Dr. Lewin’s office will contact you well before your surgical date to go over any questions you may have about surgery. A detailed email will be sent to you about surgery including all of the appointments, all pertinent addresses and phone numbers, as well as links to the surgery instructions.
You will receive a pre-operative call from a nurse the evening before your child’s surgery. During this call, you will be told when to arrive at the Surgery Center, and what items you should bring with you. The nurse will answer any questions you may have. The pre-operative fasting instructions for your child will also be explained. If your child is sick, please let the nurse know during the phone call.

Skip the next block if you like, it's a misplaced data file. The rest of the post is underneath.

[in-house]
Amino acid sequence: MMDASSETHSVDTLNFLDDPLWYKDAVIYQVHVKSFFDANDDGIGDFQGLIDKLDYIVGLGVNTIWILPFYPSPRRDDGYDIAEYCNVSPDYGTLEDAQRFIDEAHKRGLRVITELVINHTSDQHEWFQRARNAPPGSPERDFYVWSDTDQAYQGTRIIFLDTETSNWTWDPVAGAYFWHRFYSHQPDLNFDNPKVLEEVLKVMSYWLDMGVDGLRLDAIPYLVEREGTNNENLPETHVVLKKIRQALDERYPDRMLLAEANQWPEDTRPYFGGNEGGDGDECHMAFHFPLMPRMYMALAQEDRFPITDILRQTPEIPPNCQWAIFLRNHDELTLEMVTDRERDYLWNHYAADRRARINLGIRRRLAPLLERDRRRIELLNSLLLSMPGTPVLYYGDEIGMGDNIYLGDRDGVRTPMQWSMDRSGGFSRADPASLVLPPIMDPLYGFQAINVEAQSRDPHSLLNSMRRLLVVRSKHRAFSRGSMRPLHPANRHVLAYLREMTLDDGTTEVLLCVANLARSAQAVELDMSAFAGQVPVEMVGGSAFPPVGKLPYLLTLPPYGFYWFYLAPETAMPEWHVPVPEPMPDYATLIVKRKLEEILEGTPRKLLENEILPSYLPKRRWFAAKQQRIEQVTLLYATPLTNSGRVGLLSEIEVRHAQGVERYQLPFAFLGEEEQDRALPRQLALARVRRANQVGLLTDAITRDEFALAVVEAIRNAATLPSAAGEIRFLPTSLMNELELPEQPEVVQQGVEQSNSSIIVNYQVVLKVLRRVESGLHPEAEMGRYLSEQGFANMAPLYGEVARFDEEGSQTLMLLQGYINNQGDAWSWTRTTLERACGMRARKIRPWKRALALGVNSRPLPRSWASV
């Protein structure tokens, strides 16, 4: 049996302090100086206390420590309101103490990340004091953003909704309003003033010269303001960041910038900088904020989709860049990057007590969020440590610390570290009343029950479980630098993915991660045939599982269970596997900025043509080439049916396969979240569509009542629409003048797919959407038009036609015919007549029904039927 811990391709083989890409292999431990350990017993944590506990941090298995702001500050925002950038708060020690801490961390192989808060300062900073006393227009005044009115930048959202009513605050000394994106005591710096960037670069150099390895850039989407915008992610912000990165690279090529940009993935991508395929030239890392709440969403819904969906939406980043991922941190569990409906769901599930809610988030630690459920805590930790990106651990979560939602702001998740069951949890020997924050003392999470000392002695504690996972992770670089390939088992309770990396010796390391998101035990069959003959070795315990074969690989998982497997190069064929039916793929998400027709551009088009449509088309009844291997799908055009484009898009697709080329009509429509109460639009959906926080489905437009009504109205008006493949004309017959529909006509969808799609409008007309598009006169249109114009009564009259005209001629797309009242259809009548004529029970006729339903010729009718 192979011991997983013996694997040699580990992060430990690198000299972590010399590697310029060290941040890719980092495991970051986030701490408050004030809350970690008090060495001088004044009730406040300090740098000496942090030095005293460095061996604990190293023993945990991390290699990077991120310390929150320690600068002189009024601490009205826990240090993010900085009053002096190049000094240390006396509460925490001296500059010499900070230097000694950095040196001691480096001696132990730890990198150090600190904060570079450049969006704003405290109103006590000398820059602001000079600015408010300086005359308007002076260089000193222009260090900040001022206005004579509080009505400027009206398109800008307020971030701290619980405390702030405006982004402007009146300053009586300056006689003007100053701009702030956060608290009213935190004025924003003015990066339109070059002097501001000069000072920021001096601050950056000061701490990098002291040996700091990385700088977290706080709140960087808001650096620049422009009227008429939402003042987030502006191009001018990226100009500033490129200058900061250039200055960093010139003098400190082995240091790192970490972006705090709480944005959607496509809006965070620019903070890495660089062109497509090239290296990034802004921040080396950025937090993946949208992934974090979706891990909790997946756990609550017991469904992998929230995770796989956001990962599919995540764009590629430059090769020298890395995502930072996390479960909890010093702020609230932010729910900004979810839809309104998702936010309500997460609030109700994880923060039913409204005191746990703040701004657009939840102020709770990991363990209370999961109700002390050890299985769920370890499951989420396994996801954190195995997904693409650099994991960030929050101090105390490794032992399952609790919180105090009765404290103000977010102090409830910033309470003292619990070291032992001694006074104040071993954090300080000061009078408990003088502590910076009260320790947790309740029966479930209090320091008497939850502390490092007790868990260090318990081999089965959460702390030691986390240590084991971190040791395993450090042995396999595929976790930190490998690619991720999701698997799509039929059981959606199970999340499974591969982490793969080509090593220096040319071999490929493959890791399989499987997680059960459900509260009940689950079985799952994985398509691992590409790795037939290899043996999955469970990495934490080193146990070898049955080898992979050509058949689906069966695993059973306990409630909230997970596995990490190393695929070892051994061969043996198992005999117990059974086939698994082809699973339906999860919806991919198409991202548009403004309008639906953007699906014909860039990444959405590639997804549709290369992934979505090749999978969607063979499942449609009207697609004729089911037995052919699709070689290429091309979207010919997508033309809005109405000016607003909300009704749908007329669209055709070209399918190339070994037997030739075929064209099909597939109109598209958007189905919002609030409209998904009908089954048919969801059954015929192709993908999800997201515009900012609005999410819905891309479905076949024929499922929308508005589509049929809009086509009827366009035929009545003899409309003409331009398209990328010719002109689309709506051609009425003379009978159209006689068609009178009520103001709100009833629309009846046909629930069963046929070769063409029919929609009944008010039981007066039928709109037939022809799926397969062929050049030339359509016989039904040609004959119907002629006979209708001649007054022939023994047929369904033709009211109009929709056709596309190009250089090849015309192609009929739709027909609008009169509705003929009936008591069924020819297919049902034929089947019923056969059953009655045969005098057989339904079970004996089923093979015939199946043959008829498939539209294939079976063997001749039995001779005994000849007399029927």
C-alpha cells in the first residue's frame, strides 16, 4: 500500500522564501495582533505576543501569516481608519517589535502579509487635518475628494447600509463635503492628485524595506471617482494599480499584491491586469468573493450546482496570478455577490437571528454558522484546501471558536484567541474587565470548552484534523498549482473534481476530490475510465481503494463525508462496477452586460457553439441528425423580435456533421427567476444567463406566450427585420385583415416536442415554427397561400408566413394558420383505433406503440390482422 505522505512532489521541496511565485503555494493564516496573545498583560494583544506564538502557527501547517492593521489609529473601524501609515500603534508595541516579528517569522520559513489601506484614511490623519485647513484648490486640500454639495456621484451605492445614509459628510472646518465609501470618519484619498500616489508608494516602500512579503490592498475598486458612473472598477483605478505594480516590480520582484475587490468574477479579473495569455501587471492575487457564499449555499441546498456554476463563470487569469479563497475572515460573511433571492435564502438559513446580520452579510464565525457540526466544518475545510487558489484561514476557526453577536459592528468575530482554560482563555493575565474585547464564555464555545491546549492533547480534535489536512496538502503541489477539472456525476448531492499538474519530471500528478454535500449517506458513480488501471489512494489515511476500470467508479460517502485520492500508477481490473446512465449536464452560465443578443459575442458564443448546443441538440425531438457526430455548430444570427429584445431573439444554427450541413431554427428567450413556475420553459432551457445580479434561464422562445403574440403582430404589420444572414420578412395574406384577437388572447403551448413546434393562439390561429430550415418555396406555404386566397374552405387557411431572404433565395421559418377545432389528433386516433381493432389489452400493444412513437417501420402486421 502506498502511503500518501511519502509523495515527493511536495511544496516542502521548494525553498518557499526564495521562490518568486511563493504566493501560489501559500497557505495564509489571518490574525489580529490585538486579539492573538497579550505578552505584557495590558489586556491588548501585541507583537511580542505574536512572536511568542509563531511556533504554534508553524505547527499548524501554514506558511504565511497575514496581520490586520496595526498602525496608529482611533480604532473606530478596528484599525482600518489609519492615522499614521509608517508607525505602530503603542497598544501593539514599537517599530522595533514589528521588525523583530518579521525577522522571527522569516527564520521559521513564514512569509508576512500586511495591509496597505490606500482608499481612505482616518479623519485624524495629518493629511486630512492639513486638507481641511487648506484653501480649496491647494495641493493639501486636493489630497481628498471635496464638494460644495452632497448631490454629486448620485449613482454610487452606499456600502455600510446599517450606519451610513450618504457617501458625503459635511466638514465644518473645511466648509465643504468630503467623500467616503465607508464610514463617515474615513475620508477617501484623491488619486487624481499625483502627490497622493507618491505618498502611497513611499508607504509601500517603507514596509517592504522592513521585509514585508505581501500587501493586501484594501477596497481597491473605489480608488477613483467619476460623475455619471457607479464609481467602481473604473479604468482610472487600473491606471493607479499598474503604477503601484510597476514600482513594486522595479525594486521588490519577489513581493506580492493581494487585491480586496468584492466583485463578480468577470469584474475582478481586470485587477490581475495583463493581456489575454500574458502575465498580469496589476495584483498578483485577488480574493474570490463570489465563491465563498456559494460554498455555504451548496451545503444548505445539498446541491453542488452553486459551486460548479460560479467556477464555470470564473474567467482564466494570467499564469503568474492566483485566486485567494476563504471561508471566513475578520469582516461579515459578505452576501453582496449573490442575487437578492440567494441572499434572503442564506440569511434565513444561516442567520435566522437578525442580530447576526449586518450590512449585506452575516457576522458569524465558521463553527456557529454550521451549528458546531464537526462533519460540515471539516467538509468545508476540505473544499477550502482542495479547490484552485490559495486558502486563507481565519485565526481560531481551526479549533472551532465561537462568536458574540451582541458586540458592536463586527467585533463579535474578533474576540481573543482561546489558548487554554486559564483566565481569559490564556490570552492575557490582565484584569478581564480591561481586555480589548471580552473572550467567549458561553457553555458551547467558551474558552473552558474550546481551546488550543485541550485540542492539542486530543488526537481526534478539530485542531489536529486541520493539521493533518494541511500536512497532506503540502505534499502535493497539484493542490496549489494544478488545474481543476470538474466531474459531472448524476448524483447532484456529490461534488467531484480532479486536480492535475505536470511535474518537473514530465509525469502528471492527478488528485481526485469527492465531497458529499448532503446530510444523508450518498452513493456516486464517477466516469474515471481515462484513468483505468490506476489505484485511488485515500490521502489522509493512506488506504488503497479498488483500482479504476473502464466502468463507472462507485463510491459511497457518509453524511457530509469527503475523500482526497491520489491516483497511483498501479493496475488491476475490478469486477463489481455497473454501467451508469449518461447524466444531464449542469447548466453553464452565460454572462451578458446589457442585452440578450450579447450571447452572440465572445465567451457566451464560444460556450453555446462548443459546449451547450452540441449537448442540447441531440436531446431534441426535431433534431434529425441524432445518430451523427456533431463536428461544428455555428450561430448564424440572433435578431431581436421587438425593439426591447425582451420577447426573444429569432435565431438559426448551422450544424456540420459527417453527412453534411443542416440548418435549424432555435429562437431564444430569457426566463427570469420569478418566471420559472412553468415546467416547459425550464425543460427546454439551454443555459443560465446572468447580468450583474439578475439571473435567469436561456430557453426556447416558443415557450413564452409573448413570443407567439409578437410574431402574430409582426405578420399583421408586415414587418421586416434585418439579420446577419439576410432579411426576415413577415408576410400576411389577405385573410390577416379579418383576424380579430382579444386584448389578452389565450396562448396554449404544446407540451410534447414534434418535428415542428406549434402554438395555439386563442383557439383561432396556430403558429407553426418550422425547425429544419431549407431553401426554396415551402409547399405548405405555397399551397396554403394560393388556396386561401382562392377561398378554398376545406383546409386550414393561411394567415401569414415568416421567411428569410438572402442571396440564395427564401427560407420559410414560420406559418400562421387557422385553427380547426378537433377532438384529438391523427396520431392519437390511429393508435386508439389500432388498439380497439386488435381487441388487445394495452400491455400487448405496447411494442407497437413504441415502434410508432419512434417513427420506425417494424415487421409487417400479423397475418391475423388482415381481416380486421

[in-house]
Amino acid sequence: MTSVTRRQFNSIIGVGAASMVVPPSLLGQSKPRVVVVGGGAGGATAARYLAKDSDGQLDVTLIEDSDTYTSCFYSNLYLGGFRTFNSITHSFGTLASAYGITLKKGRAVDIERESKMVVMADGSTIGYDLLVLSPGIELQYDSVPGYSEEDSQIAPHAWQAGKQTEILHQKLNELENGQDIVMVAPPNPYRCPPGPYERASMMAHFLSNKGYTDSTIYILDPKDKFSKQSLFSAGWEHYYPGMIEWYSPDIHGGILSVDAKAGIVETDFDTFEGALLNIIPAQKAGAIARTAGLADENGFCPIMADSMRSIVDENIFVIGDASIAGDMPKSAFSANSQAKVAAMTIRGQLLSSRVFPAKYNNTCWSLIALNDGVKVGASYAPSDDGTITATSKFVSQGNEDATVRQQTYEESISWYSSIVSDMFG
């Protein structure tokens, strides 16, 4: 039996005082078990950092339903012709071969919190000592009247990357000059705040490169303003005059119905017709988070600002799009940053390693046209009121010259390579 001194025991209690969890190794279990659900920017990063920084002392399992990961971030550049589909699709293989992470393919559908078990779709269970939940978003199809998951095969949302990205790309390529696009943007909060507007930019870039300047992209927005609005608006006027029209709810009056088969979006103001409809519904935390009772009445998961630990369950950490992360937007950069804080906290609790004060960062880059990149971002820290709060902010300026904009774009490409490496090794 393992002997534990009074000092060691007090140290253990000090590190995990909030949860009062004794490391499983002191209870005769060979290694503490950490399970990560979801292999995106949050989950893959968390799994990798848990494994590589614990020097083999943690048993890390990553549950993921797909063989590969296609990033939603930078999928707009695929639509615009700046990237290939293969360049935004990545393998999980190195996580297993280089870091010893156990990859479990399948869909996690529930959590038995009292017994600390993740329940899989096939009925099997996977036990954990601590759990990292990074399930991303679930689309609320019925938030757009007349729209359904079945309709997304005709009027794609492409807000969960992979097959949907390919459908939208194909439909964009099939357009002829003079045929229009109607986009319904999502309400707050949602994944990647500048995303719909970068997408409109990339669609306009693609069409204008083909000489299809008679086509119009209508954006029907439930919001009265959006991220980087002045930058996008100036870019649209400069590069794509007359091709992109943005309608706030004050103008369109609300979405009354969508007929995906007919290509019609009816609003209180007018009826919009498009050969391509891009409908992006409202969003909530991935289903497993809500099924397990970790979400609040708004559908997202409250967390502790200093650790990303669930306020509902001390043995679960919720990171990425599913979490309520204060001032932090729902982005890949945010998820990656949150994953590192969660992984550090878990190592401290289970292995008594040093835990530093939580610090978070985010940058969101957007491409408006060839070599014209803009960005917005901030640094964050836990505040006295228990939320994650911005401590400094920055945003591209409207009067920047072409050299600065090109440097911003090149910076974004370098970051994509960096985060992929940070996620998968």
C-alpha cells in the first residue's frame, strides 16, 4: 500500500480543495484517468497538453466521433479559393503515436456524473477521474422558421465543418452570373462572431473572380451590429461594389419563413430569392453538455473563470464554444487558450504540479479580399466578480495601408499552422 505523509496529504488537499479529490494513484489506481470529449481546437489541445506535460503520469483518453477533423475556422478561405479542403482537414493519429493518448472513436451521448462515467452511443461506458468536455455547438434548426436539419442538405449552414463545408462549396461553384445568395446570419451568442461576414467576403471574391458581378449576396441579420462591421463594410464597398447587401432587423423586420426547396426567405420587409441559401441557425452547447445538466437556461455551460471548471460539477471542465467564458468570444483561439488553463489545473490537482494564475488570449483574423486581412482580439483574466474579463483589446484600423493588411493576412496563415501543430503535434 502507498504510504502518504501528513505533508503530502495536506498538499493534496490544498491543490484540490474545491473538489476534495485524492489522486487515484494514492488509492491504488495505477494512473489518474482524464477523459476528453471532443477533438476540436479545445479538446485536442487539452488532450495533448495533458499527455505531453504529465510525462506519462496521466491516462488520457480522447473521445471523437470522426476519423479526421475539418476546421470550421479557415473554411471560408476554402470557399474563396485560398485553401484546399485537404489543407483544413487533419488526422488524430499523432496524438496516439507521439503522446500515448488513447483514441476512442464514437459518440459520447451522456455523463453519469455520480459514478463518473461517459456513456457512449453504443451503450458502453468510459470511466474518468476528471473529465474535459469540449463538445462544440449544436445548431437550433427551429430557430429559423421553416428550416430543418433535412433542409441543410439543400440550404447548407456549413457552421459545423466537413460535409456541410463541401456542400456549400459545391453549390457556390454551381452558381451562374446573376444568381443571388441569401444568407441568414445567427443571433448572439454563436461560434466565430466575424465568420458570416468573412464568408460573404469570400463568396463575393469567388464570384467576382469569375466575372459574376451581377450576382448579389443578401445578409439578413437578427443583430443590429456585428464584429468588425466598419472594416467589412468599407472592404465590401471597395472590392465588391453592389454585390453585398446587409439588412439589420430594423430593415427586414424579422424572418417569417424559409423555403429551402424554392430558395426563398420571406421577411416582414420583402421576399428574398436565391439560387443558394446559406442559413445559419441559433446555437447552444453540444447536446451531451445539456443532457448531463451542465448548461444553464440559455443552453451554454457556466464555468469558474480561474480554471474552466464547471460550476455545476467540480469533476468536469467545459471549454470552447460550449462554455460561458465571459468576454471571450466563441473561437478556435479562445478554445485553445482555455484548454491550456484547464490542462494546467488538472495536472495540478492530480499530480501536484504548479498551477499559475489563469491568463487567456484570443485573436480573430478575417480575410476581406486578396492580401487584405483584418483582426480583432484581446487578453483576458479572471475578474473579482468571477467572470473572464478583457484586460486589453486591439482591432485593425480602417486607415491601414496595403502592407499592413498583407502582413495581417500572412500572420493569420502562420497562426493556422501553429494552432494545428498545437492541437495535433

Pre-operative eating instructions
Patients younger than 3 years of age may:
- eat solids up to 8 hours before surgery
- drink formula or regular milk up to 6 hours before surgery
- drink breast milk 4 hours before surgery
- drink clear liquids up to 2 hours before surgery
Patients older than 3 years of age may:
- eat solids up to 8 hours before surgery
- drink clear liquids up to 2 hours before arrival (apple juice or water only)
- Please notify Dr. Lewin’s office if there are any signs of illness up to 3 weeks before the date of surgery. This includes symptoms such as fever, sore throat, cough, runny nose, wheezing, rash or abrasion in the surgery site area.
- Do not take any Aspirin or Ibuprofen (Advil/Motrin) 2 weeks before or after surgery (ONLY Tylenol is okay to take before surgery)
- Patients should shower or bathe the night before surgery